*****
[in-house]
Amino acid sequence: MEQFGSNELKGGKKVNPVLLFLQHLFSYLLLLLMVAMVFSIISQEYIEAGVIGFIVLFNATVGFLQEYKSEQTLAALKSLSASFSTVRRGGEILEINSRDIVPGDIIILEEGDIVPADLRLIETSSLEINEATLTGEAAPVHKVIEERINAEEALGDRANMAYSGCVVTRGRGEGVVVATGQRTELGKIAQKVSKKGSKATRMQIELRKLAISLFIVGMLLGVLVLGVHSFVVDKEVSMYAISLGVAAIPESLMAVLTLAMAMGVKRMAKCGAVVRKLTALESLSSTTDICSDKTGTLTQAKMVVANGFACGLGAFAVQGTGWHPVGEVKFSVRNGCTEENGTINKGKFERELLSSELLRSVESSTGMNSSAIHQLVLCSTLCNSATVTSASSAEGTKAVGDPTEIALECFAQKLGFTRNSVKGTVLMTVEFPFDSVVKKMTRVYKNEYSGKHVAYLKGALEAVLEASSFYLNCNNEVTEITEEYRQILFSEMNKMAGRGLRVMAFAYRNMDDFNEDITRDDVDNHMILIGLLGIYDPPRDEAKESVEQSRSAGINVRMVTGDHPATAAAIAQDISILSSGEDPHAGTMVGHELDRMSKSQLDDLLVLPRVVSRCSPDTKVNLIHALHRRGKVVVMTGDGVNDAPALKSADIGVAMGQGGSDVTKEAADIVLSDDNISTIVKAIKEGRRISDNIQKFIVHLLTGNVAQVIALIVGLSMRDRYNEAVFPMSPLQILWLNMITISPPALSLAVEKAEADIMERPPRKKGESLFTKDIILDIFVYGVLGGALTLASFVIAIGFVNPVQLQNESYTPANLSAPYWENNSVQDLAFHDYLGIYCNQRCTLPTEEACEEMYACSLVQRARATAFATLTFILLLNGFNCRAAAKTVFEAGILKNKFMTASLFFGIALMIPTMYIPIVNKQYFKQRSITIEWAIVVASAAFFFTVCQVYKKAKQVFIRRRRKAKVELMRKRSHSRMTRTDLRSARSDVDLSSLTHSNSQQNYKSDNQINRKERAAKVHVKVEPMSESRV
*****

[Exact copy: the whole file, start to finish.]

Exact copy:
[in-house]
Amino acid sequence: MEQFGSNELKGGKKVNPVLLFLQHLFSYLLLLLMVAMVFSIISQEYIEAGVIGFIVLFNATVGFLQEYKSEQTLAALKSLSASFSTVRRGGEILEINSRDIVPGDIIILEEGDIVPADLRLIETSSLEINEATLTGEAAPVHKVIEERINAEEALGDRANMAYSGCVVTRGRGEGVVVATGQRTELGKIAQKVSKKGSKATRMQIELRKLAISLFIVGMLLGVLVLGVHSFVVDKEVSMYAISLGVAAIPESLMAVLTLAMAMGVKRMAKCGAVVRKLTALESLSSTTDICSDKTGTLTQAKMVVANGFACGLGAFAVQGTGWHPVGEVKFSVRNGCTEENGTINKGKFERELLSSELLRSVESSTGMNSSAIHQLVLCSTLCNSATVTSASSAEGTKAVGDPTEIALECFAQKLGFTRNSVKGTVLMTVEFPFDSVVKKMTRVYKNEYSGKHVAYLKGALEAVLEASSFYLNCNNEVTEITEEYRQILFSEMNKMAGRGLRVMAFAYRNMDDFNEDITRDDVDNHMILIGLLGIYDPPRDEAKESVEQSRSAGINVRMVTGDHPATAAAIAQDISILSSGEDPHAGTMVGHELDRMSKSQLDDLLVLPRVVSRCSPDTKVNLIHALHRRGKVVVMTGDGVNDAPALKSADIGVAMGQGGSDVTKEAADIVLSDDNISTIVKAIKEGRRISDNIQKFIVHLLTGNVAQVIALIVGLSMRDRYNEAVFPMSPLQILWLNMITISPPALSLAVEKAEADIMERPPRKKGESLFTKDIILDIFVYGVLGGALTLASFVIAIGFVNPVQLQNESYTPANLSAPYWENNSVQDLAFHDYLGIYCNQRCTLPTEEACEEMYACSLVQRARATAFATLTFILLLNGFNCRAAAKTVFEAGILKNKFMTASLFFGIALMIPTMYIPIVNKQYFKQRSITIEWAIVVASAAFFFTVCQVYKKAKQVFIRRRRKAKVELMRKRSHSRMTRTDLRSARSDVDLSSLTHSNSQQNYKSDNQINRKERAAKVHVKVEPMSESRV